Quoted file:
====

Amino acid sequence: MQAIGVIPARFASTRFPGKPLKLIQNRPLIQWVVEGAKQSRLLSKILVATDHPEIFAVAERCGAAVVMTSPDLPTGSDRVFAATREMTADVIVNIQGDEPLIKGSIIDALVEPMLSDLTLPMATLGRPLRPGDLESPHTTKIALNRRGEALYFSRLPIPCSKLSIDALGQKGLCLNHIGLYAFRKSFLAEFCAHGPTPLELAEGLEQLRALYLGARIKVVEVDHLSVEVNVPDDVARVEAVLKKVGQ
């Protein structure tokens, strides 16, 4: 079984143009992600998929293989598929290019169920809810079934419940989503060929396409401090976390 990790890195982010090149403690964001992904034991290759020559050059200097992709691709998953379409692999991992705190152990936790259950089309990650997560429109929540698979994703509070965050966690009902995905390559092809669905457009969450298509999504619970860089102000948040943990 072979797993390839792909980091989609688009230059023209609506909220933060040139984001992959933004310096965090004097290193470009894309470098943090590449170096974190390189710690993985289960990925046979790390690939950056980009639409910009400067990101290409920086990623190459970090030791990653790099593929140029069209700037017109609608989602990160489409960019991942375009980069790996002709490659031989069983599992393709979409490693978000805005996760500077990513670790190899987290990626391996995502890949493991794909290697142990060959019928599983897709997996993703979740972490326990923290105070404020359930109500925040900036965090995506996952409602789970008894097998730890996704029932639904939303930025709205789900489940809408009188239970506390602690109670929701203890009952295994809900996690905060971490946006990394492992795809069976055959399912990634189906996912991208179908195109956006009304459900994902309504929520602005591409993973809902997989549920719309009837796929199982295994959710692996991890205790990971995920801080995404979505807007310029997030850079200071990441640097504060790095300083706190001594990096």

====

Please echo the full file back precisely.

Amino acid sequence: MQAIGVIPARFASTRFPGKPLKLIQNRPLIQWVVEGAKQSRLLSKILVATDHPEIFAVAERCGAAVVMTSPDLPTGSDRVFAATREMTADVIVNIQGDEPLIKGSIIDALVEPMLSDLTLPMATLGRPLRPGDLESPHTTKIALNRRGEALYFSRLPIPCSKLSIDALGQKGLCLNHIGLYAFRKSFLAEFCAHGPTPLELAEGLEQLRALYLGARIKVVEVDHLSVEVNVPDDVARVEAVLKKVGQ
């Protein structure tokens, strides 16, 4: 079984143009992600998929293989598929290019169920809810079934419940989503060929396409401090976390 990790890195982010090149403690964001992904034991290759020559050059200097992709691709998953379409692999991992705190152990936790259950089309990650997560429109929540698979994703509070965050966690009902995905390559092809669905457009969450298509999504619970860089102000948040943990 072979797993390839792909980091989609688009230059023209609506909220933060040139984001992959933004310096965090004097290193470009894309470098943090590449170096974190390189710690993985289960990925046979790390690939950056980009639409910009400067990101290409920086990623190459970090030791990653790099593929140029069209700037017109609608989602990160489409960019991942375009980069790996002709490659031989069983599992393709979409490693978000805005996760500077990513670790190899987290990626391996995502890949493991794909290697142990060959019928599983897709997996993703979740972490326990923290105070404020359930109500925040900036965090995506996952409602789970008894097998730890996704029932639904939303930025709205789900489940809408009188239970506390602690109670929701203890009952295994809900996690905060971490946006990394492992795809069976055959399912990634189906996912991208179908195109956006009304459900994902309504929520602005591409993973809902997989549920719309009837796929199982295994959710692996991890205790990971995920801080995404979505807007310029997030850079200071990441640097504060790095300083706190001594990096």